The new head of the Consumer Financial Protection Bureau ended an effort to change the name of the consumer watchdog agency, telling employees that the change would be too costly to finish.
In an email provided to CNN on Wednesday by an agency spokesperson, newly confirmed director Kathy Kraninger told employees that they could continue referring to the agency by its popular acronym, CFPB, rather than as the less-common “Bureau of Consumer Financial Protection.”
“As of December 17, 2018, I have officially halted all ongoing efforts to make changes to existing products and materials related to the name correction initiative,” Kraninger wrote.
The effort to change the agency’s name was put in motion last year by then-acting director Mick Mulvaney, who heads the Office of Management and Budget and was also recently named President Donald Trump’s acting chief of staff.
Mulvaney, a former South Carolina Republican congressman who once called the agency a “joke,” insisted it should be referred to by the language used in the 2010 Dodd-Frank statute, and even rolled out a new seal in March.
Massachusetts Democratic Sen. Elizabeth Warren on Monday sent a letter to the agency’s inspector general asking for an investigation into the name change.
“The failure to justify the name change, combined with the failure to follow basic procedural rules, the wasteful expenditures, and the confusing implementation suggest a serious breakdown in the policy-making process at the CFPB,” Warren wrote.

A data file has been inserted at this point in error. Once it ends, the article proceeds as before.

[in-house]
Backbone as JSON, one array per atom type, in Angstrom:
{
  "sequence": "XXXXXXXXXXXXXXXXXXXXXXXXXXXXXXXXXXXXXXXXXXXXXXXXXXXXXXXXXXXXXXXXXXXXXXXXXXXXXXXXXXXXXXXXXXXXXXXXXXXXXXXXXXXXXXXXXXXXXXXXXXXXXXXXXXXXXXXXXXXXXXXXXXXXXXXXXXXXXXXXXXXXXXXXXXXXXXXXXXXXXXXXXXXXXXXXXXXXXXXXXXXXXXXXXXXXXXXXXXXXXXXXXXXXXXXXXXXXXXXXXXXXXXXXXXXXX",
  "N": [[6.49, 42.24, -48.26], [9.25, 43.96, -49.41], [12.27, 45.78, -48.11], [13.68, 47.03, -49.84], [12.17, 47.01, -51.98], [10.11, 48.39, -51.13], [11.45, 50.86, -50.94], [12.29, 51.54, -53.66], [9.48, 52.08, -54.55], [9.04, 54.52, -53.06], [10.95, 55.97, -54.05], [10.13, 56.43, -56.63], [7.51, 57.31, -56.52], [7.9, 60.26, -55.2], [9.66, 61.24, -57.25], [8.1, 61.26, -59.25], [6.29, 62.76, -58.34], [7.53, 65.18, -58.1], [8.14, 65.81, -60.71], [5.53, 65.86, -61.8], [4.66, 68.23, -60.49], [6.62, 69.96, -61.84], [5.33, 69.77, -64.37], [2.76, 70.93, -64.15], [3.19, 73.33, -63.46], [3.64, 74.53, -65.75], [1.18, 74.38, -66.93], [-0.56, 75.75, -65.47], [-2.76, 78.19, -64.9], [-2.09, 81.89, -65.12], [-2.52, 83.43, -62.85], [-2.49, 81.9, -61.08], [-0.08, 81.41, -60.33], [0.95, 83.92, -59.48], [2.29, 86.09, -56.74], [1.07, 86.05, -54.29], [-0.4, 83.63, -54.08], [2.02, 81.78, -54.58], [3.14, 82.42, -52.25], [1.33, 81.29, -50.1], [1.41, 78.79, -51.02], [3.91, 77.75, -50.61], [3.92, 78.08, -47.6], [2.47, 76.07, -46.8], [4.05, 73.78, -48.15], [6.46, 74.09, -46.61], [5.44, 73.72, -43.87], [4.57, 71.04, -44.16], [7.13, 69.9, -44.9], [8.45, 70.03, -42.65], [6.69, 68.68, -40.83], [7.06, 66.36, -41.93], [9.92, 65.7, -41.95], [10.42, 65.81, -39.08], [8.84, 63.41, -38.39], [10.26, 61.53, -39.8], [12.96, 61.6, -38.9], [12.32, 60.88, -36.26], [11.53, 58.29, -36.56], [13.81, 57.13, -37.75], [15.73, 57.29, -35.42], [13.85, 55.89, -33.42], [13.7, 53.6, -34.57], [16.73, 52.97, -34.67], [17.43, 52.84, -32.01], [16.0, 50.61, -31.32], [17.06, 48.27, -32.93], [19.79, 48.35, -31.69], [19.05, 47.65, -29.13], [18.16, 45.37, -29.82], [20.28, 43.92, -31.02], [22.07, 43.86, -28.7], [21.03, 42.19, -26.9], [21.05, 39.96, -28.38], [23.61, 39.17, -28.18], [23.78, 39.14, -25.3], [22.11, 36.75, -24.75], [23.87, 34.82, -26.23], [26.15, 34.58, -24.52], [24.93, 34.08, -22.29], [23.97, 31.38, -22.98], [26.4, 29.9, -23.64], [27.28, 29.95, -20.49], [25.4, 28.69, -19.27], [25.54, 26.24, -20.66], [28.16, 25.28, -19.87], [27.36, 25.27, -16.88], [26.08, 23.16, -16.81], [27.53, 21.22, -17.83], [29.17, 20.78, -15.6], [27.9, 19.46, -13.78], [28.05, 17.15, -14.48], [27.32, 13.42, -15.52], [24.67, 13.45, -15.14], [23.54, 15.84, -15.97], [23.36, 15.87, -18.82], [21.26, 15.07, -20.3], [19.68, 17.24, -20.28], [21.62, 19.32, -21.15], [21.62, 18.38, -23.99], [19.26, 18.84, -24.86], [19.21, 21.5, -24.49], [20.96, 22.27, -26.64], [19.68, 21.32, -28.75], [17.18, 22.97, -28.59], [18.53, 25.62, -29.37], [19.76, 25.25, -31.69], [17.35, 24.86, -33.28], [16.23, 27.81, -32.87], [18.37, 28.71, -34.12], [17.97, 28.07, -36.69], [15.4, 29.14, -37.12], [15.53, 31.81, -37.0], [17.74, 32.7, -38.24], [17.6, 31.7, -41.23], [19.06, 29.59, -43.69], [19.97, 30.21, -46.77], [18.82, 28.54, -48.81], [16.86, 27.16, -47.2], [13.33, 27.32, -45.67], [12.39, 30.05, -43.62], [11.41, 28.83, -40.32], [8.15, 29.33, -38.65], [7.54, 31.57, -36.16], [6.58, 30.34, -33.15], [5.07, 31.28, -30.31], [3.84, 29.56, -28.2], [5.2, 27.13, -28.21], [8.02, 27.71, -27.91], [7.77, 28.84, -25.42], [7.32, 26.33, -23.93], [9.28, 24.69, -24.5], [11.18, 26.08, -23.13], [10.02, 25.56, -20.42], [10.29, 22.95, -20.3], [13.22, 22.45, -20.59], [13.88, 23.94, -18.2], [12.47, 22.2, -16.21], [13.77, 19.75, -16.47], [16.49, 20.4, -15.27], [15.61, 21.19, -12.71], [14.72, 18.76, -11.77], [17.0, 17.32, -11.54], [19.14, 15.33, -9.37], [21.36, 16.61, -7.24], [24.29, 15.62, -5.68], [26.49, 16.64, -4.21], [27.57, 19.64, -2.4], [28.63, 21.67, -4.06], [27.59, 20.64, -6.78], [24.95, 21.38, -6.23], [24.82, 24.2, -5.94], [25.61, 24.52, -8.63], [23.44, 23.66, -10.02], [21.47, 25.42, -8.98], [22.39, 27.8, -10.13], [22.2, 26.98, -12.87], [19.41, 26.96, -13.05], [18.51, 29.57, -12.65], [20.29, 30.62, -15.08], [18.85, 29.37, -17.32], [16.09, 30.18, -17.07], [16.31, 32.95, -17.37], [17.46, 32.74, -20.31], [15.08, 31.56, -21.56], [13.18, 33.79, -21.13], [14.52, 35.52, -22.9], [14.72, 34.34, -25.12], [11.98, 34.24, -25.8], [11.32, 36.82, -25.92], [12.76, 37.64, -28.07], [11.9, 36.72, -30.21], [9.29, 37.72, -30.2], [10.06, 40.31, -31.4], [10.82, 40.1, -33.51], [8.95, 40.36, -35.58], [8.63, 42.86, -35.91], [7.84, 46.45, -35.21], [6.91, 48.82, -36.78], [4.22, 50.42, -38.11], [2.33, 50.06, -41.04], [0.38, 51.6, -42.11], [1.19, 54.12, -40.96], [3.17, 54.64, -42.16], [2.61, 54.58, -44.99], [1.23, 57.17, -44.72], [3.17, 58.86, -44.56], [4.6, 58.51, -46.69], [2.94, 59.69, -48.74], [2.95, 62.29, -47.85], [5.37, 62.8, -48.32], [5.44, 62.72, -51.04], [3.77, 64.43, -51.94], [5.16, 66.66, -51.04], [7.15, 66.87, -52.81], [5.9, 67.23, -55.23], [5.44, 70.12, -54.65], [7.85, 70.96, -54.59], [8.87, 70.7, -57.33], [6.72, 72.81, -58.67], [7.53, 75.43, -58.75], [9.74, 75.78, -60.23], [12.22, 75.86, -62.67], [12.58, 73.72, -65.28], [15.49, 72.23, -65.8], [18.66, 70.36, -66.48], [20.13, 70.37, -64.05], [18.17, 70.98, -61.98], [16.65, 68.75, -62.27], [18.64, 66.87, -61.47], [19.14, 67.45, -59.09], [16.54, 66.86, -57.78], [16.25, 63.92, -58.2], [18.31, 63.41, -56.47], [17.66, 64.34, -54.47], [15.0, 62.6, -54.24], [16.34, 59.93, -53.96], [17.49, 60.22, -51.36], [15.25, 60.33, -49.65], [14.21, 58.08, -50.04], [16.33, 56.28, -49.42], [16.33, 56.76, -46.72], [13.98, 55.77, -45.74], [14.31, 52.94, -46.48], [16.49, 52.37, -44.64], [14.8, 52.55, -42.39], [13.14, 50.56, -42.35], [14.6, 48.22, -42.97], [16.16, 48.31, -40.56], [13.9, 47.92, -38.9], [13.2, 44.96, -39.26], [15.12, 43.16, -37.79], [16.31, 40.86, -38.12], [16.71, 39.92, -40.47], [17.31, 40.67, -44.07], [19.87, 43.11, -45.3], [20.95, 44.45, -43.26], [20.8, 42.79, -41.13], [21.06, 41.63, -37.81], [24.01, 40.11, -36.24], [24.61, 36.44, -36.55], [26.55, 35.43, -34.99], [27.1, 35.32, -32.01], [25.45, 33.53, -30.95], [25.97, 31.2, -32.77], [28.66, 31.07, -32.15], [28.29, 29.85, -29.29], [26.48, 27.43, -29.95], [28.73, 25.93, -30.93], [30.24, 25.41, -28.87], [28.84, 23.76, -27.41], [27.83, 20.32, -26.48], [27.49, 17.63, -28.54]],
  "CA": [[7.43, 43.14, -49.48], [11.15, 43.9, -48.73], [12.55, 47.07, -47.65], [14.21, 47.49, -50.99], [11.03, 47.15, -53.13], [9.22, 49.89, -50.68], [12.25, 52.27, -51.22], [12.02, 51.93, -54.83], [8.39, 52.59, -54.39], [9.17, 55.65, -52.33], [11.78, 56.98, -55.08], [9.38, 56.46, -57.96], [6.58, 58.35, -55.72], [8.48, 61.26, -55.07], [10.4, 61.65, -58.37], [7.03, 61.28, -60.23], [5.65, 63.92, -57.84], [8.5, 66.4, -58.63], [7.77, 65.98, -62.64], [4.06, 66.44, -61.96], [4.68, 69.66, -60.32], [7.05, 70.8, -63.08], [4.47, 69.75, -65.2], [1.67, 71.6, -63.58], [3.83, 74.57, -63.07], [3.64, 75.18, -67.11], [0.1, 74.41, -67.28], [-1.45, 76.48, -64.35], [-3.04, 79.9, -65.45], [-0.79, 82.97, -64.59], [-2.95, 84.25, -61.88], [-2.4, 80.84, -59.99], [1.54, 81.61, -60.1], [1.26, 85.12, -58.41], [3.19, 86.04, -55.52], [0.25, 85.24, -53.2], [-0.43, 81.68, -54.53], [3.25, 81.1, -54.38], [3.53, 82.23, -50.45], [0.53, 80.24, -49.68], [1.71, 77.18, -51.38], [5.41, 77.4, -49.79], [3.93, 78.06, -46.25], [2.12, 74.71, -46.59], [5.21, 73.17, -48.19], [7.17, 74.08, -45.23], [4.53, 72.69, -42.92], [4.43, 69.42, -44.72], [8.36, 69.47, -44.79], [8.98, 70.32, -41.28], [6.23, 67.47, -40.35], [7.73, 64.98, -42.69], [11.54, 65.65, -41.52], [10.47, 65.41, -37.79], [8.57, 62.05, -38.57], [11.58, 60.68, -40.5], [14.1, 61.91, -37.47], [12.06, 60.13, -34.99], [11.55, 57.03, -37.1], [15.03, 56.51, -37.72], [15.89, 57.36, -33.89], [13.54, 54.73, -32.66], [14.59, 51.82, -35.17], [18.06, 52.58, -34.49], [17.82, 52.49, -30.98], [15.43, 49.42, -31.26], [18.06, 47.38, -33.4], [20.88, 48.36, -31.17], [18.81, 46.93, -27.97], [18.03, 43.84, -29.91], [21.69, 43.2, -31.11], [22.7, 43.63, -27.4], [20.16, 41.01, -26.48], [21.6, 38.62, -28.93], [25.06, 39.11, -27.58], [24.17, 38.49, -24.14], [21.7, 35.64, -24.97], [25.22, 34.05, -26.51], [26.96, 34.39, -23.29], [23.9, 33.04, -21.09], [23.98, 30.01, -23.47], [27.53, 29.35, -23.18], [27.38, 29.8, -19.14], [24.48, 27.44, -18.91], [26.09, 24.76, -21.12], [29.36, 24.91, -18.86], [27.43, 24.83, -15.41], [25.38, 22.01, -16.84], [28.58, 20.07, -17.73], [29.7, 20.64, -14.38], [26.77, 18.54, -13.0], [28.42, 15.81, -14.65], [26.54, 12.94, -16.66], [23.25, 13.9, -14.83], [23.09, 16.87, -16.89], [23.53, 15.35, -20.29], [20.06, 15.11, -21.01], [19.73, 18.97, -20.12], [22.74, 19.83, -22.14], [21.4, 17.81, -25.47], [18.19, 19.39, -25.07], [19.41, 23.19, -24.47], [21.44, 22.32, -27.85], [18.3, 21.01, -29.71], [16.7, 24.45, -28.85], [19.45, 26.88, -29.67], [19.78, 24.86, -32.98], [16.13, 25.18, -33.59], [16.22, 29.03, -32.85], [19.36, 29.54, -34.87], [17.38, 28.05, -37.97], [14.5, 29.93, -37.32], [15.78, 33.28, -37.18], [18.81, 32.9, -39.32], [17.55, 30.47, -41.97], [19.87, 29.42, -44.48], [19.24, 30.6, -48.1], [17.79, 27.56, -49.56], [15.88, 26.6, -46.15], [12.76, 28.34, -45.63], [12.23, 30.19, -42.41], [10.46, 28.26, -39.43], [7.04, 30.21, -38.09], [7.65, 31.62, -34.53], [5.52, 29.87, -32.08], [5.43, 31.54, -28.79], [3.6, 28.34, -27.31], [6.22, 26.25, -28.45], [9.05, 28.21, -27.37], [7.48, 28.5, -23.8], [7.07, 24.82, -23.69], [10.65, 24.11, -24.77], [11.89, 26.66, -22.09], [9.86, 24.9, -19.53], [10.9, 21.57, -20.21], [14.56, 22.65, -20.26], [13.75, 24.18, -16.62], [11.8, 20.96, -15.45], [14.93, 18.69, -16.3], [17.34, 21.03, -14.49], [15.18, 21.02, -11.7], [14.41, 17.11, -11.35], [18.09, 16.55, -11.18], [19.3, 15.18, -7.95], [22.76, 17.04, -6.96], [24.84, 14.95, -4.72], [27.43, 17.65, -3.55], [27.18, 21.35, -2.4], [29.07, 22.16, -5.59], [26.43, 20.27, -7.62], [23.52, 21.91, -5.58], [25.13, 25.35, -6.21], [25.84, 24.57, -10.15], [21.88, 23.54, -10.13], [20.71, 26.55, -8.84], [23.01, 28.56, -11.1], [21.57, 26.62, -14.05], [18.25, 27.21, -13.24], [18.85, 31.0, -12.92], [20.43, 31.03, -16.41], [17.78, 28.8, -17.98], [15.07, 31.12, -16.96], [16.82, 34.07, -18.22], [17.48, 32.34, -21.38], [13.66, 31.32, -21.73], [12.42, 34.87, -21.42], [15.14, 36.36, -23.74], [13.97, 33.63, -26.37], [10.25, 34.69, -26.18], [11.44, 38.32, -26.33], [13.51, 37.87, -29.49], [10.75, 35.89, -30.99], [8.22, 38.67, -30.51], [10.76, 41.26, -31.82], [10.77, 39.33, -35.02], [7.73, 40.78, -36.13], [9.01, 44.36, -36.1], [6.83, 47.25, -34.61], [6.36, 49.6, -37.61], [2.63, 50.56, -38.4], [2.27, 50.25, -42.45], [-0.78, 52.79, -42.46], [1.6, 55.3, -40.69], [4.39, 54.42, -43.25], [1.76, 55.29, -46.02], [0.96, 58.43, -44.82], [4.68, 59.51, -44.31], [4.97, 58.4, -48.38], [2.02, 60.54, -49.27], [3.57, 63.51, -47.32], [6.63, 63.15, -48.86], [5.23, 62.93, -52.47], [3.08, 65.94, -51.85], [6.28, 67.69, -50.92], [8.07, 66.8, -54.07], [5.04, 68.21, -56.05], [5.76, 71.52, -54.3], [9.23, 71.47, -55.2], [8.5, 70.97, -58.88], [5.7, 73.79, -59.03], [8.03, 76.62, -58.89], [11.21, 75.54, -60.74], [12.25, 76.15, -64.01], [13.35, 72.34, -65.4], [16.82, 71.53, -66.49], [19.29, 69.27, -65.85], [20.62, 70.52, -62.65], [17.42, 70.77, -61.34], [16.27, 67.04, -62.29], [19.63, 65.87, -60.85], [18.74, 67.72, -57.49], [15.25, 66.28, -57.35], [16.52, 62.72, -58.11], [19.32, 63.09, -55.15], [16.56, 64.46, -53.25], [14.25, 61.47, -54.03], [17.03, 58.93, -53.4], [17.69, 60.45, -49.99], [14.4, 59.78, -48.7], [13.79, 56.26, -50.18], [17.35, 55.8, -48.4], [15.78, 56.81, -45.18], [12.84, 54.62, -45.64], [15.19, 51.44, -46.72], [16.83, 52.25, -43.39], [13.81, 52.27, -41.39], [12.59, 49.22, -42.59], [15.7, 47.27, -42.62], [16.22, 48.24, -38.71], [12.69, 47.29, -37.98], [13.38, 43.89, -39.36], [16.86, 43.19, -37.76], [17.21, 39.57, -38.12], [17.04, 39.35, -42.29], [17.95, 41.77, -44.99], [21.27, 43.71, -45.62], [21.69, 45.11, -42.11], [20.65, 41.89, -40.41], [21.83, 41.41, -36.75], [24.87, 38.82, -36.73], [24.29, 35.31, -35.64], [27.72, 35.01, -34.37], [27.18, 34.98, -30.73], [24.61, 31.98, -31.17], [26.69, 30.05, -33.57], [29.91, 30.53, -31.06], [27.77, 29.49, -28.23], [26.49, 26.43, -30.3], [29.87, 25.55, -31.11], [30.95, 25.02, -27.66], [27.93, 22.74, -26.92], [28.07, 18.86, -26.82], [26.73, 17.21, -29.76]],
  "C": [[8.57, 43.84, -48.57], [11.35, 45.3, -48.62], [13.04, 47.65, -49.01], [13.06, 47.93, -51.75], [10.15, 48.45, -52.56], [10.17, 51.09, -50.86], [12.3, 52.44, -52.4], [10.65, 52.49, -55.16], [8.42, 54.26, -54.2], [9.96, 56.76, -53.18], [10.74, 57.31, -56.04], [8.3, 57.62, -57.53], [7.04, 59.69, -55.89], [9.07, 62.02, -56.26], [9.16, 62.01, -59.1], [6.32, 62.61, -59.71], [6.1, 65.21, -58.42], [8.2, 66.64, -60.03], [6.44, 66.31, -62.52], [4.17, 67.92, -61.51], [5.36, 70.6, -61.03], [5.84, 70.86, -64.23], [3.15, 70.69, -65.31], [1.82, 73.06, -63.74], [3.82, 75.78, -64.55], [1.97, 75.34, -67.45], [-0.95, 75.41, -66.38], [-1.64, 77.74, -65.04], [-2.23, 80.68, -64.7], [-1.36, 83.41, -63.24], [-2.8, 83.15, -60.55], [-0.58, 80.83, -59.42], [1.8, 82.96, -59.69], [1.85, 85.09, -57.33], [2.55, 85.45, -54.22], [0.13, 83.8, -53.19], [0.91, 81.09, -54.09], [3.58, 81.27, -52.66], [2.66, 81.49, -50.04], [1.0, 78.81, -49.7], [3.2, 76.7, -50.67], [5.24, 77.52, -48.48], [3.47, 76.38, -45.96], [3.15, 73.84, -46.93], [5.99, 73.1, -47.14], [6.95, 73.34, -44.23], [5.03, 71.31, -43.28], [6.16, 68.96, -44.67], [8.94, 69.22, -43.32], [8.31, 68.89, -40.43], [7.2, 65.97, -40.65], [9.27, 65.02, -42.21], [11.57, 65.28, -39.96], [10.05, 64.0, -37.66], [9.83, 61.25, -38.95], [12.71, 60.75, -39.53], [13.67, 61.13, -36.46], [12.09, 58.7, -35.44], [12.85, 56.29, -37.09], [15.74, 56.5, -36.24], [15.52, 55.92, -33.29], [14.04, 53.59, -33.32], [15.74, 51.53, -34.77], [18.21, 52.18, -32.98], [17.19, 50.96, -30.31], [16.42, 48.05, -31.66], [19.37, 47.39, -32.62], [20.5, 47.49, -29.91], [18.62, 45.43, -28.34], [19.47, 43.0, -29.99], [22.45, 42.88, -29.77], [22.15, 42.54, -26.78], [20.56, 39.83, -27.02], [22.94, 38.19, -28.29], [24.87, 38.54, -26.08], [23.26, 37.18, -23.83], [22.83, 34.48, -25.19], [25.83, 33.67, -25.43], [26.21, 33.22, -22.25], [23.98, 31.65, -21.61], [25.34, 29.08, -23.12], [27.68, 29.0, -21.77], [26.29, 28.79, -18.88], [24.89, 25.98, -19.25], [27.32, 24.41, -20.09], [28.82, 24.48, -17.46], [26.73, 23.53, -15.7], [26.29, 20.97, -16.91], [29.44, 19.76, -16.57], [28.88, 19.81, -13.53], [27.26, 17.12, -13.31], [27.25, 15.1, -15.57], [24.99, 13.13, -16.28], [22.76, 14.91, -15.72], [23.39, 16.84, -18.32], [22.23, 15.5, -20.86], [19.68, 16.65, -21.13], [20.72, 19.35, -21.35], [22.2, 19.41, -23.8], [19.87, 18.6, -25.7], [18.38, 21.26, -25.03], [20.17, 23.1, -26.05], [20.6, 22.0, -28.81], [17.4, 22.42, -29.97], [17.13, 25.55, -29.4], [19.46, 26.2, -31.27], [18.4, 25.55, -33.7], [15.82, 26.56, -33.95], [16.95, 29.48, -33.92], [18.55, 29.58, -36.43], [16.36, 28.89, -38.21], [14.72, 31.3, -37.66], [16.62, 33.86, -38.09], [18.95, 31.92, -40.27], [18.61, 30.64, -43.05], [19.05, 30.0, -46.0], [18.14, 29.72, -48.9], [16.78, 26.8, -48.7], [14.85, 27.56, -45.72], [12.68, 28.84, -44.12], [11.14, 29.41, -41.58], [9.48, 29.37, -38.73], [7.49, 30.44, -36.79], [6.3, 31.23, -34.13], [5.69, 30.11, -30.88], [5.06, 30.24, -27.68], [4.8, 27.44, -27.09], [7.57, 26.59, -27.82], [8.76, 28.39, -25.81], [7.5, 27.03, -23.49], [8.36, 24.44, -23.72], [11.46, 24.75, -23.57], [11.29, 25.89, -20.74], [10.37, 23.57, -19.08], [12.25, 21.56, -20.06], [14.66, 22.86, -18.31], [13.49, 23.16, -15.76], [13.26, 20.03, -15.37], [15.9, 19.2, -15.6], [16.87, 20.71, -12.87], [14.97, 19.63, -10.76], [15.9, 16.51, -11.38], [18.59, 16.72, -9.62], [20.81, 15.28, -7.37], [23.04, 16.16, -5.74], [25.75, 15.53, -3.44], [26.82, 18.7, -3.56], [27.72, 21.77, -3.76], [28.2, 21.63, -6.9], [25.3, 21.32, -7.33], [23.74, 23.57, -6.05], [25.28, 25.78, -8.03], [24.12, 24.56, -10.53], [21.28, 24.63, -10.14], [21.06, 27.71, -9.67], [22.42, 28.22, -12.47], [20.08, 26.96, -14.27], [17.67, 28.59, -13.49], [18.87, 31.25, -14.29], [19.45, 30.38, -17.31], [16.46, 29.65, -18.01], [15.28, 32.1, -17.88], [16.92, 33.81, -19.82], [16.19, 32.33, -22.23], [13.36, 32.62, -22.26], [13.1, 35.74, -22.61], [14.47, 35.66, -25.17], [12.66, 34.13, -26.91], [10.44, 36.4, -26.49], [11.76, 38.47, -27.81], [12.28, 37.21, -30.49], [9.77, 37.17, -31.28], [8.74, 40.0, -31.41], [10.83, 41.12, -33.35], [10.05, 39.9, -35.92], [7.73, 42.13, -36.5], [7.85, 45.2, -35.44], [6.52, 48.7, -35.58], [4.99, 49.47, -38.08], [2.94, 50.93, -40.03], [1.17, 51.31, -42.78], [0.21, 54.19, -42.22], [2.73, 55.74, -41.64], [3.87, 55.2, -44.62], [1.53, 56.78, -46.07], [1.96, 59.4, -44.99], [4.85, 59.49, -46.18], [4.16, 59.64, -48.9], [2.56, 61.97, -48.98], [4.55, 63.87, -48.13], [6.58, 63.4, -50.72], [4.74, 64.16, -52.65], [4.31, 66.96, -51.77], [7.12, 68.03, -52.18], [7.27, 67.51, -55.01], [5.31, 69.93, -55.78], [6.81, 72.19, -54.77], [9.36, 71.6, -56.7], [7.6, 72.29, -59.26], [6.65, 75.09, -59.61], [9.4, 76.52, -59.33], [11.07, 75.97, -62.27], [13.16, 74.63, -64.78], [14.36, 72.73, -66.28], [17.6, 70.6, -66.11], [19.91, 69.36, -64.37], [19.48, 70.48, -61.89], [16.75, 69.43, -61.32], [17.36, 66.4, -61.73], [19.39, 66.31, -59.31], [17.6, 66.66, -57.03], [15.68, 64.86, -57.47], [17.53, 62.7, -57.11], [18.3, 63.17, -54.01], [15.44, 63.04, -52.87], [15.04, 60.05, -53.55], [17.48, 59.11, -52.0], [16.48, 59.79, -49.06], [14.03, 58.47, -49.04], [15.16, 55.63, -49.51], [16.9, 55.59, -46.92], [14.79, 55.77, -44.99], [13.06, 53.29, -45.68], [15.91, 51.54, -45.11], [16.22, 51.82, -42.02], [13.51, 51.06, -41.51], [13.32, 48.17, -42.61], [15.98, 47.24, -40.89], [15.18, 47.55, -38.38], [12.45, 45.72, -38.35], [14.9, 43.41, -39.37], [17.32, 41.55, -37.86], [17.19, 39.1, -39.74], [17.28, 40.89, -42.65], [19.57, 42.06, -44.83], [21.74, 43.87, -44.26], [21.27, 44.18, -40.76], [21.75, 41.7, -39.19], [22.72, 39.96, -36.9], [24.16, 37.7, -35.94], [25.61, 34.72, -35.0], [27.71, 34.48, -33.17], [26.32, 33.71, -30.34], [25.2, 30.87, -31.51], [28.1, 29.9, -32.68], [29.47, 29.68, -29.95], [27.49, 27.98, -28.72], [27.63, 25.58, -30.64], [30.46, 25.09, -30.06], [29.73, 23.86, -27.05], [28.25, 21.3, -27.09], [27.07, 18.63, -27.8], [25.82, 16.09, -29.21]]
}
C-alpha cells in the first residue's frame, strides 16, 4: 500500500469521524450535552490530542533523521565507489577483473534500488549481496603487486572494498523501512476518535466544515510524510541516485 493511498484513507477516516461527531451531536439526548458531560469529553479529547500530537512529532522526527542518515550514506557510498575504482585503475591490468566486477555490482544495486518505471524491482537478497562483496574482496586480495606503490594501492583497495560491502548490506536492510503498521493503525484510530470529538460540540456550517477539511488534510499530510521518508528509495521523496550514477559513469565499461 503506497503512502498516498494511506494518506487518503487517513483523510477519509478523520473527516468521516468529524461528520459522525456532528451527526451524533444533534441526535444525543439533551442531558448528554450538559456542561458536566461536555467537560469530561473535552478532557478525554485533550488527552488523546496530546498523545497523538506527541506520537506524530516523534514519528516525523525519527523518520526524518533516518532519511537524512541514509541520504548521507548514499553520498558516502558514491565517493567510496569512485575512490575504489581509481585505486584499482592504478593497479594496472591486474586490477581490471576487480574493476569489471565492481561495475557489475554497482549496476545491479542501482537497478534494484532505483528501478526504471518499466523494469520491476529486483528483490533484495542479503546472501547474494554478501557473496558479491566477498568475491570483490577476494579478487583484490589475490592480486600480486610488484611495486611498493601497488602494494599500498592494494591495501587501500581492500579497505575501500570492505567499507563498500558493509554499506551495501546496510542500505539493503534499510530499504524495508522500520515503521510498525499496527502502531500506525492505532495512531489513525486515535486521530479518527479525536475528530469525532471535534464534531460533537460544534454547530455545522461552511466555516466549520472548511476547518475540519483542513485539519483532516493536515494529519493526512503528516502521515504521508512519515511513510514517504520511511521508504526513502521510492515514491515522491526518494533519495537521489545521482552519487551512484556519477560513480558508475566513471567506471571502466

Kraninger wrote in her email that while she understands why Mulvaney “emphasized following the letter of the law, I also understand that there are a variety of issues to take into consideration.”
“After being fully briefed on the costs, operational challenges and the effect on stakeholders, I have carefully weighed the options,” Kraninger wrote.
She added: “To be clear, I care much more about what we do than what we are called.”
According to the email, the agency’s formal name will be used for “statutorily required reports, legal filings, and other items specific to the Office of the Director” while the colloquial name and existing logo “will continue to be used for all other materials.”
The decision to cut short the name change process was celebrated by consumer watchdog group Allied Progress, which has criticized the government agency in the past.
“Kathy Kraninger was right to fix Mulvaney’s name change disaster,” Karl Frisch, the executive director of Allied Progress, said in a statement released Wednesday.
“Mick Mulvaney’s silly, wasteful, and confusing fight to change the CFPB’s name was little more than a petty ploy to undermine the Bureau’s hard-won reputation as a champion for consumers,” the statement read.